The deal to service Leopard 2s in Poland will be finalized before the NATO summit next month, Berlin’s diplomat said
Berlin and Warsaw are nearing an agreement to establish a “repair hub” in Poland for Leopard battle tanks damaged in Ukraine, Berlin’s ambassador told Bloomberg on Tuesday, voicing hopes that a deal will be reached before NATO leaders meet in Lithuania for a major summit next month.
Negotiations between the two sides will be finalized sometime “in the coming days,” ahead of the alliance meeting in Vilnius starting on July 11, according to the German envoy to Poland, Thomas Bagger. The repair center will provide parts for German-made tanks now used by Kiev, which are in short supply on the battlefield, Bagger told the outlet.
Ukraine has deployed Leopard 2s during its their much-anticipated counteroffensive that was launched last week. Several tanks have already been destroyed or abandoned on the battlefield.
The Russian Defense Ministry said on Tuesday that a number of Leopards, as well as US-made M2 Bradley infantry fighting vehicles, were captured after the fighting in the Zaporozhye region.
During a visit to Paris earlier this week, German Chancellor Olaf Scholz confirmed that the discussions for the repair center were nearly finished, noting that Berlin would soon be able to help service the tanks from Poland, which has served as a transit hub for Western military aid to Kiev.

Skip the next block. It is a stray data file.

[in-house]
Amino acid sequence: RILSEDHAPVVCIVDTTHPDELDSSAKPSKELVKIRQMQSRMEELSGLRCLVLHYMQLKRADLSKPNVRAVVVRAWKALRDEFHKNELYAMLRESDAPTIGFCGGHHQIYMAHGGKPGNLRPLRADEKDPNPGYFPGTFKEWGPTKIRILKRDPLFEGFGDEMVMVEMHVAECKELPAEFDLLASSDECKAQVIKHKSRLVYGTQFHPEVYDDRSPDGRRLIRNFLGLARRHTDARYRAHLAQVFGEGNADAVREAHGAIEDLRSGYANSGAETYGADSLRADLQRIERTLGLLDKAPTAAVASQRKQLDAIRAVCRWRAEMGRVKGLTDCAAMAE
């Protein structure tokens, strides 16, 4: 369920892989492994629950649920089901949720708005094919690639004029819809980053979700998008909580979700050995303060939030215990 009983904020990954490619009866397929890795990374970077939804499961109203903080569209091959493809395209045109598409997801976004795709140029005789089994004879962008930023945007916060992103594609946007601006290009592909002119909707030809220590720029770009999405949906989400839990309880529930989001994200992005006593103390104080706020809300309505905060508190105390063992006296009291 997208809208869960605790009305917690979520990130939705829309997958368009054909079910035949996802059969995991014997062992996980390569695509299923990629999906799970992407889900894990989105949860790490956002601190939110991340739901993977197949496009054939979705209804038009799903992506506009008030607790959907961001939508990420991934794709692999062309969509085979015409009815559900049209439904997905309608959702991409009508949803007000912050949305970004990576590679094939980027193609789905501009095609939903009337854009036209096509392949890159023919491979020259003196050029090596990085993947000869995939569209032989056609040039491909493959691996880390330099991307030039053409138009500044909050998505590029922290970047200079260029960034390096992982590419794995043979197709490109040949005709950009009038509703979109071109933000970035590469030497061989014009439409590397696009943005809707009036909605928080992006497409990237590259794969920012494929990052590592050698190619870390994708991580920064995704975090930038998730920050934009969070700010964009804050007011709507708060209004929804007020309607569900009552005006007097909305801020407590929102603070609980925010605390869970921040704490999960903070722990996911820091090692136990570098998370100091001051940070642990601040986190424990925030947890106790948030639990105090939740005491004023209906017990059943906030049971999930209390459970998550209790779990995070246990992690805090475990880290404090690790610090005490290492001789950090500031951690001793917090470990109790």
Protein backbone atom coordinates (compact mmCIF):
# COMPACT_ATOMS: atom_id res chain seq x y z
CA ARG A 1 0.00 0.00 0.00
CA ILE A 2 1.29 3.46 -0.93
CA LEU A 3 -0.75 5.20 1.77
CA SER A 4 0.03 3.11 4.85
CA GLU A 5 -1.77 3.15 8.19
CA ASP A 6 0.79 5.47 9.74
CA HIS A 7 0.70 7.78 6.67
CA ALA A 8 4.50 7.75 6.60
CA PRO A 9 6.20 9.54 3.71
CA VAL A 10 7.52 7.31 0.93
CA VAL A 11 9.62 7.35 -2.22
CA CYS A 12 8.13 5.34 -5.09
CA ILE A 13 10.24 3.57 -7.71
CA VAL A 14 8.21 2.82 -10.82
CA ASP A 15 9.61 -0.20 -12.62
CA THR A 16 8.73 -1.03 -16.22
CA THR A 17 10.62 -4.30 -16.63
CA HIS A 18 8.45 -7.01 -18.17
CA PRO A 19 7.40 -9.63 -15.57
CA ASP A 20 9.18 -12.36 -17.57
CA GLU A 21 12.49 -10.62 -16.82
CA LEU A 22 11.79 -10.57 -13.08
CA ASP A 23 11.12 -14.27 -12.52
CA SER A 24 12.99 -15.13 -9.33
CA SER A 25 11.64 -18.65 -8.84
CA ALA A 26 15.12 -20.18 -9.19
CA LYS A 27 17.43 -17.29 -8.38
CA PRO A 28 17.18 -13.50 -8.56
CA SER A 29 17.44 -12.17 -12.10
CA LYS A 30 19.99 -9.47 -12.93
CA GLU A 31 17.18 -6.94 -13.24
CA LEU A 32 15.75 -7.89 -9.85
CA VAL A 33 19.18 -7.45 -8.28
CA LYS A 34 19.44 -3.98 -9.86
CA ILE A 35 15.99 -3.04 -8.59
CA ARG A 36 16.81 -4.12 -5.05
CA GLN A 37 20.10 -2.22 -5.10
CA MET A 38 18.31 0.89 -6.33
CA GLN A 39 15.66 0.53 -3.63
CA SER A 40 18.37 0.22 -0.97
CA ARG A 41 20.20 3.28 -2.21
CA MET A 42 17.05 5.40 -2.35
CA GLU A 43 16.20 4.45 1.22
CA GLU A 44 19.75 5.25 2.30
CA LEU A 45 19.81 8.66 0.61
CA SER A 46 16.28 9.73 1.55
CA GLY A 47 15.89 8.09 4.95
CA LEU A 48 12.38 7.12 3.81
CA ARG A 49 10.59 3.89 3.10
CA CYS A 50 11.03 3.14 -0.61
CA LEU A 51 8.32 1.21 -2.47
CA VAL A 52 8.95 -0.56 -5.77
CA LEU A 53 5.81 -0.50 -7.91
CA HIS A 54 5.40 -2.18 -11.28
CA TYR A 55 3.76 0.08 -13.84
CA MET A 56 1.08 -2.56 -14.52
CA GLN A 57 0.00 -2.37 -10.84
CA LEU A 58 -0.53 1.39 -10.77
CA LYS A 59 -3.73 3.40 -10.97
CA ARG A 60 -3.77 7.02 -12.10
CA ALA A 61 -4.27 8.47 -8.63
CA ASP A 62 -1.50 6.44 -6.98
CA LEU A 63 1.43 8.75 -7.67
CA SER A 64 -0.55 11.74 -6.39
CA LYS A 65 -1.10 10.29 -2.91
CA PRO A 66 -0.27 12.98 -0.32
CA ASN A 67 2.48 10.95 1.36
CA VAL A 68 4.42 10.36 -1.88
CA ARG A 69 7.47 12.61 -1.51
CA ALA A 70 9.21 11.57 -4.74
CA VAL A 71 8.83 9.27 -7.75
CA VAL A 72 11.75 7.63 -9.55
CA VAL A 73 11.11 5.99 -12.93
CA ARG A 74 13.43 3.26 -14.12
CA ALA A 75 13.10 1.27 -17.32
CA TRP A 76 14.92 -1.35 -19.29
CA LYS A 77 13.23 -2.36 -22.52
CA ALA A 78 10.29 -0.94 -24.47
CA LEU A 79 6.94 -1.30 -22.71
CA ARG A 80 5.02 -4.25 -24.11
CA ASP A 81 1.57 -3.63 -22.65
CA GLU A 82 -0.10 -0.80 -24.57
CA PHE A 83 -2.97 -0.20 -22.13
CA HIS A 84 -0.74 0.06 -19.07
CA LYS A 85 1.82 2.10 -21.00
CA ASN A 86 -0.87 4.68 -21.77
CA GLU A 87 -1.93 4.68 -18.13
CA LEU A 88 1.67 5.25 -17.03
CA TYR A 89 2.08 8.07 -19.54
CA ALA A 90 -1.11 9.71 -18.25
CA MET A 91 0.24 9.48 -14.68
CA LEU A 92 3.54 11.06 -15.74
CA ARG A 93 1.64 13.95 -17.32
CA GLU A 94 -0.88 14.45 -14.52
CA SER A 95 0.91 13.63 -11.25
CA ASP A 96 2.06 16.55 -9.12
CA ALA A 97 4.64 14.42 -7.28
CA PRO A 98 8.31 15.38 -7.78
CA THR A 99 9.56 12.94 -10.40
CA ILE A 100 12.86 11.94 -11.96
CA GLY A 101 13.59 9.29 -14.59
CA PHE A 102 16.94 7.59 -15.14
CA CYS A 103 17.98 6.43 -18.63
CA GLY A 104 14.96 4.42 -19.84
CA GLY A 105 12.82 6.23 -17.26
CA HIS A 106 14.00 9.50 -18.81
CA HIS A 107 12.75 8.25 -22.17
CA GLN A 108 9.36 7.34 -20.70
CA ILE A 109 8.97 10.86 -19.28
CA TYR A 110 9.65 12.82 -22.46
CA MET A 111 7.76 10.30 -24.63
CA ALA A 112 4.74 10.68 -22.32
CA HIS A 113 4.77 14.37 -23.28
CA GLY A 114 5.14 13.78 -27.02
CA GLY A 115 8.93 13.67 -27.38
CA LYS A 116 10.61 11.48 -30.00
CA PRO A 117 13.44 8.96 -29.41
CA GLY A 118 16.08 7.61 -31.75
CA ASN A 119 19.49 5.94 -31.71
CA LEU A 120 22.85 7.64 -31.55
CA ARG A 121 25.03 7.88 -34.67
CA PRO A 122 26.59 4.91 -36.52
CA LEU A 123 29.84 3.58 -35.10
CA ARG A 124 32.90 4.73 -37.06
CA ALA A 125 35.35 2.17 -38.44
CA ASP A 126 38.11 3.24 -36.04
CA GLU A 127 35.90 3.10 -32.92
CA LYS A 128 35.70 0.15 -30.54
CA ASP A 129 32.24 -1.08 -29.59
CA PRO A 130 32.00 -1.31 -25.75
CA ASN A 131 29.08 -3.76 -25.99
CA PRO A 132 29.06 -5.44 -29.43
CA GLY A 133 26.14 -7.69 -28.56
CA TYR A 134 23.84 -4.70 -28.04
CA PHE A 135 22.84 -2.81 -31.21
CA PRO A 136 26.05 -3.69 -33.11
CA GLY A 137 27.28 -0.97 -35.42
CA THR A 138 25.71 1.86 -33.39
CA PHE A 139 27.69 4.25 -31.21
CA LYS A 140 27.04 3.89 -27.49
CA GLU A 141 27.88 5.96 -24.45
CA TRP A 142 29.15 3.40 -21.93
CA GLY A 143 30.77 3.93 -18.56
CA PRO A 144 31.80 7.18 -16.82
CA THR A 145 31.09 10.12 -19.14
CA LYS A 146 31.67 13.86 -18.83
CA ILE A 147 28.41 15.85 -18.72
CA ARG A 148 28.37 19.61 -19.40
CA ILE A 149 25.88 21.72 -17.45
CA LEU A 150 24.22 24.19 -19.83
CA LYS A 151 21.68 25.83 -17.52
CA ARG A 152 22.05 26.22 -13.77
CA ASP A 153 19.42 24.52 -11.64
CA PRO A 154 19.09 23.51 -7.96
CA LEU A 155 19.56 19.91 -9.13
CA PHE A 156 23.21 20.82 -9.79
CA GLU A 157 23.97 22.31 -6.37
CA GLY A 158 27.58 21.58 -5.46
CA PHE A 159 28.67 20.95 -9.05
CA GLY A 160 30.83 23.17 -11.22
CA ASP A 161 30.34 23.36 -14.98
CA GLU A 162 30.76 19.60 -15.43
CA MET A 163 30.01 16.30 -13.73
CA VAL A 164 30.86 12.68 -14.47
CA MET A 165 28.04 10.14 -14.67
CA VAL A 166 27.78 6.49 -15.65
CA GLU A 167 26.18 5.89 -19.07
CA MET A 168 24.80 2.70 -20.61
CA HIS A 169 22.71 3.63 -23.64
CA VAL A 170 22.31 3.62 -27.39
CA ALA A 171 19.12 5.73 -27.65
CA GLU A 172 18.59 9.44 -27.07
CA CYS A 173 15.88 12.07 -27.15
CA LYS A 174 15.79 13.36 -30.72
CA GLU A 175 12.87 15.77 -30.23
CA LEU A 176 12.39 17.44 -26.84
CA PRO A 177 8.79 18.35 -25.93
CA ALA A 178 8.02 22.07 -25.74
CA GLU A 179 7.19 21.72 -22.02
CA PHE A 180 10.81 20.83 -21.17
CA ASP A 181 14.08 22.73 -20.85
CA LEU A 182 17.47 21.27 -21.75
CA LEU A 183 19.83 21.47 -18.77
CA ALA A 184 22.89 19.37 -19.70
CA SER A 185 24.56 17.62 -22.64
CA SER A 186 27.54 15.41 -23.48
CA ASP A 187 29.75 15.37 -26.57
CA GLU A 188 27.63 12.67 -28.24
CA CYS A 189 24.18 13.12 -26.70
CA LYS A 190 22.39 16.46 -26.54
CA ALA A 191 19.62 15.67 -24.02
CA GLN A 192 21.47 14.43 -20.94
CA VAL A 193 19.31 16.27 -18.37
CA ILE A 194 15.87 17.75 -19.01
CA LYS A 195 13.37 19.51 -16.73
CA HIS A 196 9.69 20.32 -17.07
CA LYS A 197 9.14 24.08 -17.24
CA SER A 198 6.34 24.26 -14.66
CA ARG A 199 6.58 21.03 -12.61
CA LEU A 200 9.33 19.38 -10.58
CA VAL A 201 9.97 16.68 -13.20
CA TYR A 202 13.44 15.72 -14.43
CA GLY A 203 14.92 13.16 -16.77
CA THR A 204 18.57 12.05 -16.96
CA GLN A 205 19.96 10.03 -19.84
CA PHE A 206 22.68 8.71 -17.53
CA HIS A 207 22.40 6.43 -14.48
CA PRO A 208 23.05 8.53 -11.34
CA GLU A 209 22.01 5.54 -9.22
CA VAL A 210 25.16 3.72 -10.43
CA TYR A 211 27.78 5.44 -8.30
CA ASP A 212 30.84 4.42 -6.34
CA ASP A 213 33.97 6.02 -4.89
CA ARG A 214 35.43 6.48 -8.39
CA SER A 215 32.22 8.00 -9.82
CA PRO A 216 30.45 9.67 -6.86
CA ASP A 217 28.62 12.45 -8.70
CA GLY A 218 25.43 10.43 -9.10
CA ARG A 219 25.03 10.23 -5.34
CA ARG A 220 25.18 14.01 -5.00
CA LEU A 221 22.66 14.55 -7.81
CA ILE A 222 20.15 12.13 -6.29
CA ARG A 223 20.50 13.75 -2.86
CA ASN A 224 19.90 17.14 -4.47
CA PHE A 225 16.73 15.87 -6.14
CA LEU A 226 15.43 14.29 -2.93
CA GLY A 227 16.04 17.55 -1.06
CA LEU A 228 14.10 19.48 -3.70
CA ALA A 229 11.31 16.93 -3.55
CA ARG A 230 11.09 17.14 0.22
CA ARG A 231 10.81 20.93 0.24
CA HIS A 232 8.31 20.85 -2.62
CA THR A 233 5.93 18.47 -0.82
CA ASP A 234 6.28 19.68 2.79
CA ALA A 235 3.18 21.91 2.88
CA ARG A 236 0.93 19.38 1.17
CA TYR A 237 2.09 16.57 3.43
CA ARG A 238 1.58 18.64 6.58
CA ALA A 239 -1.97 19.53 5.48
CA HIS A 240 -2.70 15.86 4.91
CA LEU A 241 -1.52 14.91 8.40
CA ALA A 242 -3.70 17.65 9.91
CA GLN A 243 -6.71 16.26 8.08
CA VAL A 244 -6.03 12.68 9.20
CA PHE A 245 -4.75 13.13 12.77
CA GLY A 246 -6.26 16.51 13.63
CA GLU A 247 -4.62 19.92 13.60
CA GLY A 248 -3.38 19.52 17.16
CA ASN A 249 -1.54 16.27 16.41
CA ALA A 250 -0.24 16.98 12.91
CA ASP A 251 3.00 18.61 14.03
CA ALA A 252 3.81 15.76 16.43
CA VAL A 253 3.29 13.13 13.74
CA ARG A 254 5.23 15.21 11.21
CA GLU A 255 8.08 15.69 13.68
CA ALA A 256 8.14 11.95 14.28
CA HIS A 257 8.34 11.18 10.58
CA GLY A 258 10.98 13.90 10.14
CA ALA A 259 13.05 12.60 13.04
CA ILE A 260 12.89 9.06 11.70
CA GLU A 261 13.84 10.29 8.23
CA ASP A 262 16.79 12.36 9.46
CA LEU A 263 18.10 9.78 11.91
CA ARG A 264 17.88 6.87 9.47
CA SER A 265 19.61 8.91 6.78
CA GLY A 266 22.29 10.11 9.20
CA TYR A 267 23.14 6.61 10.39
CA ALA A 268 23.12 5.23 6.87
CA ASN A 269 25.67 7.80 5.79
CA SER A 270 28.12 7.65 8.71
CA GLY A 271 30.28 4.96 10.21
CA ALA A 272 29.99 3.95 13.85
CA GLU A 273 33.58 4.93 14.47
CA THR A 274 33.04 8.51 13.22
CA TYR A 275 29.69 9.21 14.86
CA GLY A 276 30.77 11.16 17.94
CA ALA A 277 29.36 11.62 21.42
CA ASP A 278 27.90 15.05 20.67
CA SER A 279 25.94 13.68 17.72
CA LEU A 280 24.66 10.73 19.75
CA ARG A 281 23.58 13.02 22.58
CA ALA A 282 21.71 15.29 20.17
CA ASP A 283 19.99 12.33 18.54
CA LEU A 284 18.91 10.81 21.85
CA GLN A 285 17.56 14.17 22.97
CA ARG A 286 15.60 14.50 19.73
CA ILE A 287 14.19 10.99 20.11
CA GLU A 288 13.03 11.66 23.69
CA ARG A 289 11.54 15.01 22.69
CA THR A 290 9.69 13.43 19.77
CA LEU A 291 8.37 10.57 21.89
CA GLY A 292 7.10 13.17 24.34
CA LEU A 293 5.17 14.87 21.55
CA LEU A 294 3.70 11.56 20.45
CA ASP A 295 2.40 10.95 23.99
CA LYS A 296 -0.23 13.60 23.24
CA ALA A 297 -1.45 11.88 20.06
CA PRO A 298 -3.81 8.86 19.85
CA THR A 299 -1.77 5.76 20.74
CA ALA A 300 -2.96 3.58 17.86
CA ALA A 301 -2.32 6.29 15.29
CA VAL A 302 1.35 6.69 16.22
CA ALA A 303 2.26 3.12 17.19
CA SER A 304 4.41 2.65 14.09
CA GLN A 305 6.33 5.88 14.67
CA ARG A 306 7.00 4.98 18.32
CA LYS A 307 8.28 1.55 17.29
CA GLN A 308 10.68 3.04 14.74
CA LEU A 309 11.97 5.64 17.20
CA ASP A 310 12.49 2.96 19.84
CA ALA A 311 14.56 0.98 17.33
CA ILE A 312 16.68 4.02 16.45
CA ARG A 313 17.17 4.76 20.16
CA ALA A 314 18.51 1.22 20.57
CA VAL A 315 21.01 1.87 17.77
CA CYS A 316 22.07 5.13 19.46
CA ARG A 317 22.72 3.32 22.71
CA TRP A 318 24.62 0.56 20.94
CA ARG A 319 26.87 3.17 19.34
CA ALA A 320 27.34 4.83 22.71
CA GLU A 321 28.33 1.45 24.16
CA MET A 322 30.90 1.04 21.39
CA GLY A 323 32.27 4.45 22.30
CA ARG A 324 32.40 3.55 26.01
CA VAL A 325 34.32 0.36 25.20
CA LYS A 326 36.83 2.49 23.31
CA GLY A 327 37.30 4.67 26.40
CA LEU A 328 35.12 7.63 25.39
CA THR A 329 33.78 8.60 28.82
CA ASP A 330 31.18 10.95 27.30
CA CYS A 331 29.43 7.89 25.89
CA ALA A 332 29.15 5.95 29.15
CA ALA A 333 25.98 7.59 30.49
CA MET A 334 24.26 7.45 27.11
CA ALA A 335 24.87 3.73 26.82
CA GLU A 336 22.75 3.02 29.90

“Of course it’s best if weapons systems only move a short distance outside of Ukraine, get repaired on the scene and then are redeployed,” Scholz said after a meeting with French President Emmanuel Macron and President Andrzej Duda of Poland, as cited by Bloomberg.
Germany and other NATO members have pledged to deliver more than 80 Leopard 2 tanks and around 100 of the older Leopard 1 tanks to Ukraine. They are also providing training to Ukrainian crews.
Germany, Poland and Ukraine first announced plans for the tank repair project in April, with German Defence Minister Boris Pistorius saying it would cost up to €200 million ($215 million) each year. He suggested at the time that the repairs could begin by May.